Or, there are some who consider the gourd and twine object as merely a child’s toy. If such novelties are not our modern sacred objects, why must they have been believed to be religious items or priestly tools to humans of the past?
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The artifact was in the possession of Baron Walram V. Von Schoeler, a Prussian aristocrat, who is less flatteringly described as a “shadowy Indiana Jones-type adventurer.” He participated in many excavations in Peru in the 1930s, and may have dug up the artifact himself from the ruins of Chan Chan.
He distributed his collection among various museums, and the artifact eventually ended up at the storage facility of the National Museum of the American Indian in Maryland, USA, where it is treated delicately, and preserved in a temperature controlled environment as one of the museum’s greatest treasures.
The god Naymlap on his boat, gold plate, Chimu 1000-1450 AD. (CC BY 3.0)
Signs of a Skillful, Inventive People
Matos, an anthropologist and archaeologist specializing in the study of the central Andes explained, “The Chimu were a skillful, inventive people,” who were an impressive engineering society. This can be shown by their hydraulic canal-irrigation systems and their highly detailed, elaborate metalwork and artifacts.
Chan Chan sculpture and architecture. (Belinda Grasnick, Flicker/CC BY-ND 2.0)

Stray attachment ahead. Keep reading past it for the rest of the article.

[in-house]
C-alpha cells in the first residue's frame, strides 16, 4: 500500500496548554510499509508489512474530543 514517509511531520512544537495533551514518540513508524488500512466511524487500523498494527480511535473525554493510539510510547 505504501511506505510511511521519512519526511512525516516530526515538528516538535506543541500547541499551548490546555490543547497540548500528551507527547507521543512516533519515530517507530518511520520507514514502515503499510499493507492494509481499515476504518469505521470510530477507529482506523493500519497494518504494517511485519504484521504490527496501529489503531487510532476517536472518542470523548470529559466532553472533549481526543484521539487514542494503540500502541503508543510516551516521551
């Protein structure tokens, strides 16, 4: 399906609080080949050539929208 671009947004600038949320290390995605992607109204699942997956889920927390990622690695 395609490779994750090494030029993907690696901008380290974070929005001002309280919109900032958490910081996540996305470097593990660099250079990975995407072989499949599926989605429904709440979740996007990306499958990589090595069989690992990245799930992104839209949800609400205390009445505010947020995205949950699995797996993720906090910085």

The Chimu were the people of the Kingdom of Chimor, and their beautiful capital city was Chan Chan (translated as Sun Sun), a sprawling mud brick complex —the largest such adobe site in the world— and it was the largest city in Pre-Columbian South America. Chan Chan was almost 20 square kilometers (7.7 square miles), and was inhabited by 100,000 residents during its height around 1200 AD. The entire city was made from shaped and sun-dried mud, and was elaborately decorated with sculptures, reliefs, and wall carvings on almost every surface.
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The amazing constructions of the Chimu capital city, Chan Chan. (Carlos Adampol Galindo, Flickr/CC BY-SA 2.0)
The Chimu culture arose about 900 AD, but it was eventually conquered by the Inca around 1470 AD.
The Chimu telephone, and many other amazing ancient technologies, remind us that ancient cultures were capable of marvelous inventions, ideas, and creations long before our ‘sophisticated’ modern societies dreamed them up (sometimes for a second time).
Top Image: Chan Chan, Peru. (JeremyRichards /Adobe Stock). Insert: The enigmatic 1,200-year-old telephone. (Smithsonian National Museum of the American Indian)
By Liz Leafloor
Updated on November 10, 2020.
Gascoigne, Bamber. “History of Communication: Better than shouting” HistoryWorld. From 2001, ongoing. [Online] Available here.
Baldwin, Neil. 2013. “There’s a 1,200-year-old Phone in the Smithsonian Collections”. Smithsonian. [Online] Available here.
Dhwty, 2014. “Chan Chan – The Largest Mud-Brick City in the World”. Ancient Origins [Online] Available here.
Smithsonian Institution. 2014. “Meeting of the Board of Regents” PDF [Online] Available here.